FRC review of UK Corporate Governance code – and what it may mean for all companies going forward

June 1, 2021

The UK Corporate Governance Code (“the Code”) was updated in 2018, but as with all reforms of this nature, the effects could not be measured until a full cycle of disclosure had occurred.  In the last couple of weeks, the FRC have published a report (“the Report”) providing a review of how these changes have affected reporting disclosures.

The key improvements seen by the FRC, which stemmed directly from changes in the Code, related to increased levels of shareholder focused engagement and disclosure regarding alignment.  Similarly, the increased focus on directors’ remuneration has led to greater levels of disclosure.

However, the Report noted that in some ways there had been no real strides forward in the quality of reporting and there was evident frustration in the report that whilst “headline” disclosures were made, the level of detail required to explain the position was lacking.

Examples of this included:

  • the increased use of “non-financial” KPIs but no subsequent disclosure as to why a particular KPI was chosen;
  • details of shareholder engagement but few, if any, details on practical engagement with employees; and
  • an increased disclosure of the link between performance and reward, but a significant lack of disclosures to demonstrate that poor performance had not been rewarded.

Whilst it is unlikely the FRC will action anything in the next few months, they are likely to keenly observe the round of AGMs in 2021, which will deal with reporting on 2020, to see whether there have been further improvements in disclosure.

What is of interest (or concern depending on your point of view) is that, if there is not a marked progression, a possible interpretation that can be drawn by the FRC from the Report is that increased disclosure only occurs either when companies are explicitly required to do so or when it affects the owners of the business.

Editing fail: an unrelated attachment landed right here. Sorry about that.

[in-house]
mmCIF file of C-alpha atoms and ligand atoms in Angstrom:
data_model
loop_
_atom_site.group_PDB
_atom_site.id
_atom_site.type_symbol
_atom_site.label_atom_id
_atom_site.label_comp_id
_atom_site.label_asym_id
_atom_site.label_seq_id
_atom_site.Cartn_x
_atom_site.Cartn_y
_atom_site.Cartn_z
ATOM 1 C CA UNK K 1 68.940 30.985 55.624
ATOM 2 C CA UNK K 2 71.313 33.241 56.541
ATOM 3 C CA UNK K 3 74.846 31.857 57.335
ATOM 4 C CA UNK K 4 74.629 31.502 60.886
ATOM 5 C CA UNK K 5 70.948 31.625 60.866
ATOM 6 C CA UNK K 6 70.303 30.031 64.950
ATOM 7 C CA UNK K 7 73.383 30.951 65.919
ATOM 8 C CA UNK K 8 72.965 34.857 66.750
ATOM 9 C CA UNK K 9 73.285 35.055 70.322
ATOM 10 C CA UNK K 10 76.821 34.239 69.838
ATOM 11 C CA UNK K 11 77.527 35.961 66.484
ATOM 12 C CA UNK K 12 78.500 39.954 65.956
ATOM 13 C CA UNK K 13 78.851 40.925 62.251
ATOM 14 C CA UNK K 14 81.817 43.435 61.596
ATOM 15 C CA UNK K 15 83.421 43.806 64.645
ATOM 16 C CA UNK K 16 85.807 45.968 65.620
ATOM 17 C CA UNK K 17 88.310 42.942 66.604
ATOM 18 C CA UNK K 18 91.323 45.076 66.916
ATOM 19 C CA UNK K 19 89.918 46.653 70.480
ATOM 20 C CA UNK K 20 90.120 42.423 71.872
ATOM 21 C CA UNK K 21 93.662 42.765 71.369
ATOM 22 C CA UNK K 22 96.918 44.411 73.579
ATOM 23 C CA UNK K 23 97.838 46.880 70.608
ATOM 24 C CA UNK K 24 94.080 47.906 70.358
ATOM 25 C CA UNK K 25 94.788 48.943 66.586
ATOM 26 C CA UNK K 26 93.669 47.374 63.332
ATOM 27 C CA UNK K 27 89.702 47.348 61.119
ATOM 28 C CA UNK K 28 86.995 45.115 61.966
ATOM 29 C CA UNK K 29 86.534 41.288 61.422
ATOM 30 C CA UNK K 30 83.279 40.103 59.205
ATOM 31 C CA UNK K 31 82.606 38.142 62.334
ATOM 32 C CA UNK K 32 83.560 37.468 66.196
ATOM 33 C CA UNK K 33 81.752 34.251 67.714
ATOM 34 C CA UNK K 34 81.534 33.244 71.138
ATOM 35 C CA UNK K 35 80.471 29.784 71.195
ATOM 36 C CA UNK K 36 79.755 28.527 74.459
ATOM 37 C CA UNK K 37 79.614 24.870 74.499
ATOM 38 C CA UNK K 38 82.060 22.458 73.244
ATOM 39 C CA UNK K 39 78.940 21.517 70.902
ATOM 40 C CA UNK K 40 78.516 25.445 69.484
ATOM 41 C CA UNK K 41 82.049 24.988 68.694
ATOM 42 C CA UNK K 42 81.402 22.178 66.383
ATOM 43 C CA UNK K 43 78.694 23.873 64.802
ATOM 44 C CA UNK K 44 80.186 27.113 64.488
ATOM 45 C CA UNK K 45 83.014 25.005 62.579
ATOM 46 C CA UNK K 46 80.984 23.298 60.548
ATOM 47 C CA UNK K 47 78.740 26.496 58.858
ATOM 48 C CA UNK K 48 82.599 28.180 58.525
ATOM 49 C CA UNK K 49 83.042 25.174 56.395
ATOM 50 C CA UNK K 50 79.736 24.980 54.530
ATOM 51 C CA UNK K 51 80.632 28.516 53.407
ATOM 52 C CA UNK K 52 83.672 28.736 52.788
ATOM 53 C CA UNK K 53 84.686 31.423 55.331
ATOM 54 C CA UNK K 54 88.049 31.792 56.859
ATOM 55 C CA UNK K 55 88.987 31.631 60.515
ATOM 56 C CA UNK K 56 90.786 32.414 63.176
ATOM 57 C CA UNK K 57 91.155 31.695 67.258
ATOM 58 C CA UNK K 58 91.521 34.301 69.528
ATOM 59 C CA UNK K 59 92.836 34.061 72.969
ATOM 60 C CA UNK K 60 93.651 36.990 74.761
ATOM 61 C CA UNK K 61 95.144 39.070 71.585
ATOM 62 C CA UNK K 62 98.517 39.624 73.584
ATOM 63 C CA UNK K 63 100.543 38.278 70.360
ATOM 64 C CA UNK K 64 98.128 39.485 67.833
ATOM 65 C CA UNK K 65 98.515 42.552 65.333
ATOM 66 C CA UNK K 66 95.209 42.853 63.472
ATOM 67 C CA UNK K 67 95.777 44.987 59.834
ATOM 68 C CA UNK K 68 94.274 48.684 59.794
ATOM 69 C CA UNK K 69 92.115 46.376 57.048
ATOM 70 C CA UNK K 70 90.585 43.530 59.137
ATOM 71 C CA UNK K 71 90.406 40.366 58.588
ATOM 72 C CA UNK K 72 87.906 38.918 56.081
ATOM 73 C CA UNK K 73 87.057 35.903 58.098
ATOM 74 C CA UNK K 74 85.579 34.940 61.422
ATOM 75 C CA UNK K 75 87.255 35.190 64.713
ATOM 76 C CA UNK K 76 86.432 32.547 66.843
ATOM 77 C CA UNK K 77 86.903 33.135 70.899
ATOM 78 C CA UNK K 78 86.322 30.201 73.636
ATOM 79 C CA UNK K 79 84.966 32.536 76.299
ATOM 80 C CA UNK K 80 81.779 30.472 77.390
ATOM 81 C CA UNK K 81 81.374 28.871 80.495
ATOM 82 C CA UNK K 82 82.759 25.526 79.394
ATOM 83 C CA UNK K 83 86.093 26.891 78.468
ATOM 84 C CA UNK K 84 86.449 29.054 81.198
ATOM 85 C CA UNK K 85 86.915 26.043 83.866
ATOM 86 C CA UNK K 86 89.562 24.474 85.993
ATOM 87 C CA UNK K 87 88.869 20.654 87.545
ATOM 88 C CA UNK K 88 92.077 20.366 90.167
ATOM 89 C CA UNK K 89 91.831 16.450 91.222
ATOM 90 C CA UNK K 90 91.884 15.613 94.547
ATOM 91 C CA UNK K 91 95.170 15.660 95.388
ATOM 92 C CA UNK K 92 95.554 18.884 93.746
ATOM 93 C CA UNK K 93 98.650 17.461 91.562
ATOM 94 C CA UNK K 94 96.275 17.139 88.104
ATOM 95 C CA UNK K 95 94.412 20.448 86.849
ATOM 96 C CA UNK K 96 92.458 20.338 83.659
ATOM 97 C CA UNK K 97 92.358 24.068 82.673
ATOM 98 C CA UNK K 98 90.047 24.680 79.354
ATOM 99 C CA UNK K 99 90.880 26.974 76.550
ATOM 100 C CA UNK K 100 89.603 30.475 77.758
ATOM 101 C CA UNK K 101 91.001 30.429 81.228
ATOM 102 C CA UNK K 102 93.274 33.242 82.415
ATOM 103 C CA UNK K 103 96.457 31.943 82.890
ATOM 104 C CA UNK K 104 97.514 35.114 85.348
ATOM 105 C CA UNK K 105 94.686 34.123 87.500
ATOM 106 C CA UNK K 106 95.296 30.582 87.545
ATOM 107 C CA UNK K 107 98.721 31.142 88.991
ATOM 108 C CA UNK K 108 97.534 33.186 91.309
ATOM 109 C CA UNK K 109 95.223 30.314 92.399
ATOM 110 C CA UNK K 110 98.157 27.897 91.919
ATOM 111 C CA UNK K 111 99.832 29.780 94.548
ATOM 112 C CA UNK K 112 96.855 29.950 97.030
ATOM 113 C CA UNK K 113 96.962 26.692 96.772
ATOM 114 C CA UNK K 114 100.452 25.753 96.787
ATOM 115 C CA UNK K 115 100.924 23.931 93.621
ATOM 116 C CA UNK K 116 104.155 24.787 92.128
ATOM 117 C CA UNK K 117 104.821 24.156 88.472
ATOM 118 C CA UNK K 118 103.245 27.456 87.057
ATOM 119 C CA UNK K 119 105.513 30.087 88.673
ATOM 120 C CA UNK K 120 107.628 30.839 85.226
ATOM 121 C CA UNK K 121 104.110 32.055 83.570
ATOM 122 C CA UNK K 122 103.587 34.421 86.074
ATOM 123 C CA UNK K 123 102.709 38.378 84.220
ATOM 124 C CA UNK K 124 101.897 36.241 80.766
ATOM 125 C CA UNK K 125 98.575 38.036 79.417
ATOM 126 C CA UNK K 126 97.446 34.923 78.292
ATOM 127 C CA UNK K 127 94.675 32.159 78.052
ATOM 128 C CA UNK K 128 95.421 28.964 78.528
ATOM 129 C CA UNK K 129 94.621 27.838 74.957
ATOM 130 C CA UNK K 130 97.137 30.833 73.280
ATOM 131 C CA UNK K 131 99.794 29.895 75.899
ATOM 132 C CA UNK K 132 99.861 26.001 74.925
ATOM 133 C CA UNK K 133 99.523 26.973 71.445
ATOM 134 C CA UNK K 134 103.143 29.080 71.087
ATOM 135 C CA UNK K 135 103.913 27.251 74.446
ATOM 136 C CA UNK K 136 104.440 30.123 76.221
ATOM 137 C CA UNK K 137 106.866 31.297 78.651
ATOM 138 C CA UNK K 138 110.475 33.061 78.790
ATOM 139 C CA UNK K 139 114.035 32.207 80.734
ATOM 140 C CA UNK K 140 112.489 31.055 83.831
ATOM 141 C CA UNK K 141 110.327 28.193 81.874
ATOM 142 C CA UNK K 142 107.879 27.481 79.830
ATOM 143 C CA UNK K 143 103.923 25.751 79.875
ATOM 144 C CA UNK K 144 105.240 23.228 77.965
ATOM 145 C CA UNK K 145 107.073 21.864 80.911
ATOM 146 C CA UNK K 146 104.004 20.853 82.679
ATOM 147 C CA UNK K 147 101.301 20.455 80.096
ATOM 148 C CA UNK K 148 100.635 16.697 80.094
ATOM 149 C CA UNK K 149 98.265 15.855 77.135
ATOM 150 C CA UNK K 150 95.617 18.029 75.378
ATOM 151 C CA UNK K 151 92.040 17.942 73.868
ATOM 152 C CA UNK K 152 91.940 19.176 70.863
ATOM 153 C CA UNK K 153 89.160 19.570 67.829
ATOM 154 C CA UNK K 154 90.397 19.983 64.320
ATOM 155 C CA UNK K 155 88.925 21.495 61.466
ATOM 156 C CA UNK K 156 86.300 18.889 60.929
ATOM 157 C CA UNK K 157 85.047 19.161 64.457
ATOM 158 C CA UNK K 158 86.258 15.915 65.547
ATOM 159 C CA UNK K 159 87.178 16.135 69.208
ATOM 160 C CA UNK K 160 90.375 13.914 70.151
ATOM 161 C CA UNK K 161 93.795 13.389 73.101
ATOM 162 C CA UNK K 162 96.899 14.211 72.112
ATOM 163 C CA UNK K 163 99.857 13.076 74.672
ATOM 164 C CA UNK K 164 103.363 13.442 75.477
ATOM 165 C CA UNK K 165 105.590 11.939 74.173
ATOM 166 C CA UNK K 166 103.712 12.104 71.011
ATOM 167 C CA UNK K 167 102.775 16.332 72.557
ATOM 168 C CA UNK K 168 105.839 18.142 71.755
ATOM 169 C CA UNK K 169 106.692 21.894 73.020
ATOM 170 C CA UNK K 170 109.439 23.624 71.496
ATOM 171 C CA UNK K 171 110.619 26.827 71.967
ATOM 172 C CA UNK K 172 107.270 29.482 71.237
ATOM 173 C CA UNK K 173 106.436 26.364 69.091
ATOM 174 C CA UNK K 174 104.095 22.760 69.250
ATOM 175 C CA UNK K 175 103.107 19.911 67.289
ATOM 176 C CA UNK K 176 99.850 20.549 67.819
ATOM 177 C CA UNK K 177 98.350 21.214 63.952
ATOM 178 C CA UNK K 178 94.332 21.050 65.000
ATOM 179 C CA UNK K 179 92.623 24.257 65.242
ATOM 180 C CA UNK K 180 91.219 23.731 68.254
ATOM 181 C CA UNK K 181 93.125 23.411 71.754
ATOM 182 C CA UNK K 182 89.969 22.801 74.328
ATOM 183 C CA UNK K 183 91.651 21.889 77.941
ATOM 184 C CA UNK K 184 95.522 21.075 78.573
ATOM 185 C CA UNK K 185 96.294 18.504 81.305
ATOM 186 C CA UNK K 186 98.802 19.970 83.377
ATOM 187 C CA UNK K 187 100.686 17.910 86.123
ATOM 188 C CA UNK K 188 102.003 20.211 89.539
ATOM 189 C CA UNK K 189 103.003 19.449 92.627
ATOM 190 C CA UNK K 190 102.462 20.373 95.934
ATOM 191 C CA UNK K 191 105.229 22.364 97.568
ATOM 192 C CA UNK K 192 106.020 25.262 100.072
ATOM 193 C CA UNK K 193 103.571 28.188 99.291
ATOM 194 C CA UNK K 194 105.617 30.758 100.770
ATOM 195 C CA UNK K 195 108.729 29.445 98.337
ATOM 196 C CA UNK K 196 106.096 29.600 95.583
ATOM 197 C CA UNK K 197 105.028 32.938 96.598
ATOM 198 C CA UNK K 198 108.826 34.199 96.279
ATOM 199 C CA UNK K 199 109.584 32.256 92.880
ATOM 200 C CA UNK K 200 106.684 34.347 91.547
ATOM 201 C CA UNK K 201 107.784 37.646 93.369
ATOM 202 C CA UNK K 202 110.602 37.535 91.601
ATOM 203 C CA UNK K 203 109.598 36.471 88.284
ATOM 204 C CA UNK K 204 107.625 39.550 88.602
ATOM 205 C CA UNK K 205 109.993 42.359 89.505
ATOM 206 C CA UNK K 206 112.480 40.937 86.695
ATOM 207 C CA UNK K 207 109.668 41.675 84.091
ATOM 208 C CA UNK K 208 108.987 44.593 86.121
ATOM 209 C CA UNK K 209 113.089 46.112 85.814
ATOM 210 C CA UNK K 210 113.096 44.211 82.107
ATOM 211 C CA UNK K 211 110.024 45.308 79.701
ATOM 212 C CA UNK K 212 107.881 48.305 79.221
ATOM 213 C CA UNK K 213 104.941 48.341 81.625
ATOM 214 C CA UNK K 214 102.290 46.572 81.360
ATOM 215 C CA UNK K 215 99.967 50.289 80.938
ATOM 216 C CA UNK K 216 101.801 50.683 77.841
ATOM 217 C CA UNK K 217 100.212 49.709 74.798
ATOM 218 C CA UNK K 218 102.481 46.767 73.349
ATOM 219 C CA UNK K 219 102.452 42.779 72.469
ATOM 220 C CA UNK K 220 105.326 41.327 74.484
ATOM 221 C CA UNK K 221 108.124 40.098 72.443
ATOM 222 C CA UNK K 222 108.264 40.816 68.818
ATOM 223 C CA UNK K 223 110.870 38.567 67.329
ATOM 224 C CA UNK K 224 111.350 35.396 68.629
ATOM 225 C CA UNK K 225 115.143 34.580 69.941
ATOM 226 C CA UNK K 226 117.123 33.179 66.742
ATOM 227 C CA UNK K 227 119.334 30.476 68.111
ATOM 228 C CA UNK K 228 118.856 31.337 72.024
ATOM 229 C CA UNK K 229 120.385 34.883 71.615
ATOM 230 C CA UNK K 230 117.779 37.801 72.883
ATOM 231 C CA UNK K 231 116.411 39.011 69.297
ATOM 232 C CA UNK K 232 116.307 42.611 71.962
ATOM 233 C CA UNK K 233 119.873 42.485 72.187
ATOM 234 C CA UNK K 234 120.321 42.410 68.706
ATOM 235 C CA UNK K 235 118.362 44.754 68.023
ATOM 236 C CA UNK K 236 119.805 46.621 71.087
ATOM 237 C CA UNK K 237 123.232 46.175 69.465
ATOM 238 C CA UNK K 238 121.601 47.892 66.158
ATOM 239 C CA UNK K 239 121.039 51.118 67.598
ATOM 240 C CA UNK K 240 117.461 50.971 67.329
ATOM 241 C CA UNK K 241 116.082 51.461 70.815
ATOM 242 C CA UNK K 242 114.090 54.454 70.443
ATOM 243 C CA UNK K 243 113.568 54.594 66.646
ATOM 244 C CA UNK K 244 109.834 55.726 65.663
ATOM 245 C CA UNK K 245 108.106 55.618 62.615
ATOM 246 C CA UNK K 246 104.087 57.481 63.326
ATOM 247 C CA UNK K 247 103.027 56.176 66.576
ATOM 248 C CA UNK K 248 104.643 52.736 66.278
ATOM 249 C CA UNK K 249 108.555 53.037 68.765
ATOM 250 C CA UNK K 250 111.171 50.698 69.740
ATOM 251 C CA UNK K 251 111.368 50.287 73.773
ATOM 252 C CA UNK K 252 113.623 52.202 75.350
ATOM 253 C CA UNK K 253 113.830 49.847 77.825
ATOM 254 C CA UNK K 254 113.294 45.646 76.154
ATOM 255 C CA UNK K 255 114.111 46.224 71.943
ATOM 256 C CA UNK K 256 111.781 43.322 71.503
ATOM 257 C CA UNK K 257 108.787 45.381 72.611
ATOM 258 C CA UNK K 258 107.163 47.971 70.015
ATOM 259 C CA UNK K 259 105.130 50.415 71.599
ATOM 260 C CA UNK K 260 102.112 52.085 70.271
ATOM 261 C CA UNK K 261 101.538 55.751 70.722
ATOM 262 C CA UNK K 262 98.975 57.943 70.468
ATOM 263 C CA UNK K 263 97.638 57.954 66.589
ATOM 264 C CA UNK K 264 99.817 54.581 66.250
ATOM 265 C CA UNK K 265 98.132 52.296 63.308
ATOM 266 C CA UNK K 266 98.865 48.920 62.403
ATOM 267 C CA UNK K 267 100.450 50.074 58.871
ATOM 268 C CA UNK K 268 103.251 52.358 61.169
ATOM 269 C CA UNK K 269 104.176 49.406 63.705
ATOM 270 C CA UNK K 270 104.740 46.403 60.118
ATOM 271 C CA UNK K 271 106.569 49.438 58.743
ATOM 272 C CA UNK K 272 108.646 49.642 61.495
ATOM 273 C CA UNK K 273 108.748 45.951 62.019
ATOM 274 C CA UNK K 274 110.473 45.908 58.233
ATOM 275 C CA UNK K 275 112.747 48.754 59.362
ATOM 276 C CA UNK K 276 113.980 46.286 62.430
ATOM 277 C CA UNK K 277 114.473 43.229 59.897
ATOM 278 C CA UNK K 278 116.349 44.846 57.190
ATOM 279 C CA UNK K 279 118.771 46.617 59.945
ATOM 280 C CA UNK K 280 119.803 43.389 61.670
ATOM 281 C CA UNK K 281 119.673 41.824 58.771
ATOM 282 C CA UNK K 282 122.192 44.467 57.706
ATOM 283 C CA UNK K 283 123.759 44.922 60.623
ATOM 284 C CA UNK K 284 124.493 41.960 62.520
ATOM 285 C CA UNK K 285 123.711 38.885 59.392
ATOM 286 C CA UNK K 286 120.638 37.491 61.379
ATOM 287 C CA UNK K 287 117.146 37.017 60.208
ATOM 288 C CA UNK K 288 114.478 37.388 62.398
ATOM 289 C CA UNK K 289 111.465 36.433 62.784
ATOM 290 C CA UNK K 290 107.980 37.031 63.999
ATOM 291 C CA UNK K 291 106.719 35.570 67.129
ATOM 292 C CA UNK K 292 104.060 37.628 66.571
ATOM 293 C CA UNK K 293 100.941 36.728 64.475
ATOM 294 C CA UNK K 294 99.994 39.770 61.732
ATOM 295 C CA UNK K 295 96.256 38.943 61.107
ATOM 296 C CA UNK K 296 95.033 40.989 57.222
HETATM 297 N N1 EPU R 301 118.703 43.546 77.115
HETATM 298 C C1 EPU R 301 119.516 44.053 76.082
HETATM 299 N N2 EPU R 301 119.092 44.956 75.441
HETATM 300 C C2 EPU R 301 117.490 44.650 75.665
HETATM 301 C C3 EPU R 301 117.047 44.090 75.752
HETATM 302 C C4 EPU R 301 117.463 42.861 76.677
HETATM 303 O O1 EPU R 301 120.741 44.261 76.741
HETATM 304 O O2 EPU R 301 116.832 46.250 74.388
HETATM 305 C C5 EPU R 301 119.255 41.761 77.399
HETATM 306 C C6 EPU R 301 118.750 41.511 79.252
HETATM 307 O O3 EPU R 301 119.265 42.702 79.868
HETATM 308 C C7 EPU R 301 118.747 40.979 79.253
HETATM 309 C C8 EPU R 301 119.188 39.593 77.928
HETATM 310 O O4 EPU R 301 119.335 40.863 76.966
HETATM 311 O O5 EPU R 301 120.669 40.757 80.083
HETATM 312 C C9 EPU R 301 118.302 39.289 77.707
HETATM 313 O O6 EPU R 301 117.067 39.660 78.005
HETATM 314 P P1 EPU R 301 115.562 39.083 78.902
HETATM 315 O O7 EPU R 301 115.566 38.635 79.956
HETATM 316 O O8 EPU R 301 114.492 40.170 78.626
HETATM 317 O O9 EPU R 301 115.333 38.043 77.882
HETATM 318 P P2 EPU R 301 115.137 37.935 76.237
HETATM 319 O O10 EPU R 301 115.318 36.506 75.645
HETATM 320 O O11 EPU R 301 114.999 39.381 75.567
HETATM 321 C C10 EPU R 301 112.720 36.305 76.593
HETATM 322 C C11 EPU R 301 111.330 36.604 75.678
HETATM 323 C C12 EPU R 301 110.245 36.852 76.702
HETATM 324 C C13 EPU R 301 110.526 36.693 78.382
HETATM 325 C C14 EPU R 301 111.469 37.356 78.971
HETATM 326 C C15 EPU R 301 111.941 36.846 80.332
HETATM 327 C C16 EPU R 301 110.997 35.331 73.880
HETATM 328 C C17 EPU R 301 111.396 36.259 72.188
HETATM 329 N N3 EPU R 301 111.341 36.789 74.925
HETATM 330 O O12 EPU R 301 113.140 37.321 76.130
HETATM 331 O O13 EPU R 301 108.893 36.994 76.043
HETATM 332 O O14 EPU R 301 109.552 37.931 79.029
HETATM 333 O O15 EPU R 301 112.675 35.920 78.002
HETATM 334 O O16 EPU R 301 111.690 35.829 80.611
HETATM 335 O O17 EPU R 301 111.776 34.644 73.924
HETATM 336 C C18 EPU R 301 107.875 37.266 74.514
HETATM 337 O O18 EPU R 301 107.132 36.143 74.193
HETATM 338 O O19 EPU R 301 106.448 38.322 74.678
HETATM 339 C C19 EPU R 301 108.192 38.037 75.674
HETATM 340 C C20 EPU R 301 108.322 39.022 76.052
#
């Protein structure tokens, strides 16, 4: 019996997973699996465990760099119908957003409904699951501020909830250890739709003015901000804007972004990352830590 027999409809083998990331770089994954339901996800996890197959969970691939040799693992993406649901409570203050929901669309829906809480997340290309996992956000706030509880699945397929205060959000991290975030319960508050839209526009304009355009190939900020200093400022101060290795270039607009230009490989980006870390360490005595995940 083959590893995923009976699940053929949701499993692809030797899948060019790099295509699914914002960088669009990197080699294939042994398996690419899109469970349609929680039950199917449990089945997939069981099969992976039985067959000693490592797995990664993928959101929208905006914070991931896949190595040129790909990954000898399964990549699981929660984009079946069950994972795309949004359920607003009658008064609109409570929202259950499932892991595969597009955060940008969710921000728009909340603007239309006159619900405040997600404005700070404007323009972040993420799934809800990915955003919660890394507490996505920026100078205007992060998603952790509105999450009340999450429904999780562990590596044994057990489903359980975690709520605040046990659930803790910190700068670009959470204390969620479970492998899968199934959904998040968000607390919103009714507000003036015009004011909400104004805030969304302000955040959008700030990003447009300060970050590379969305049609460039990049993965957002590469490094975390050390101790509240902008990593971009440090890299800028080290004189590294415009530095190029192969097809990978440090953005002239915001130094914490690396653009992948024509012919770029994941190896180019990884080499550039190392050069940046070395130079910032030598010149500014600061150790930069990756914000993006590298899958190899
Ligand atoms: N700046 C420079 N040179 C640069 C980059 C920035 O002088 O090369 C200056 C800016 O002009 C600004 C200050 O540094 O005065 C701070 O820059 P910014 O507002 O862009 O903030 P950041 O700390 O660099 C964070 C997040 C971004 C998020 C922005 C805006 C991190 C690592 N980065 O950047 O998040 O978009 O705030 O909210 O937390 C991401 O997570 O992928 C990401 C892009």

Following on from this, in the absence of owner activism on a large scale, the FRC may view that reform will only come with a further revision of the Code, with increased details and requirements being included.  Ironically, the imposition of more rules is likely to increase the number of “boilerplate” reports which was another complaint of the FRC in the Report.

Whilst those who work in private companies may consider the above to be only of mild interest to their position, the FRC’s observations about quoted companies should still be heeded.  As with many things, what happens in the large listed realm is taken as a template of “best practice” for the wider economy.  The Wates Corporate Governance Principles show that private companies are not exempt from coming under increased scrutiny on remuneration.  Should the current round of financial statements not improve the disclosure position in the eyes of the FRC, further, more stringent requirements could come in to affect the whole market.

If you would like further information about the points raised in this article, please contact Stuart James.

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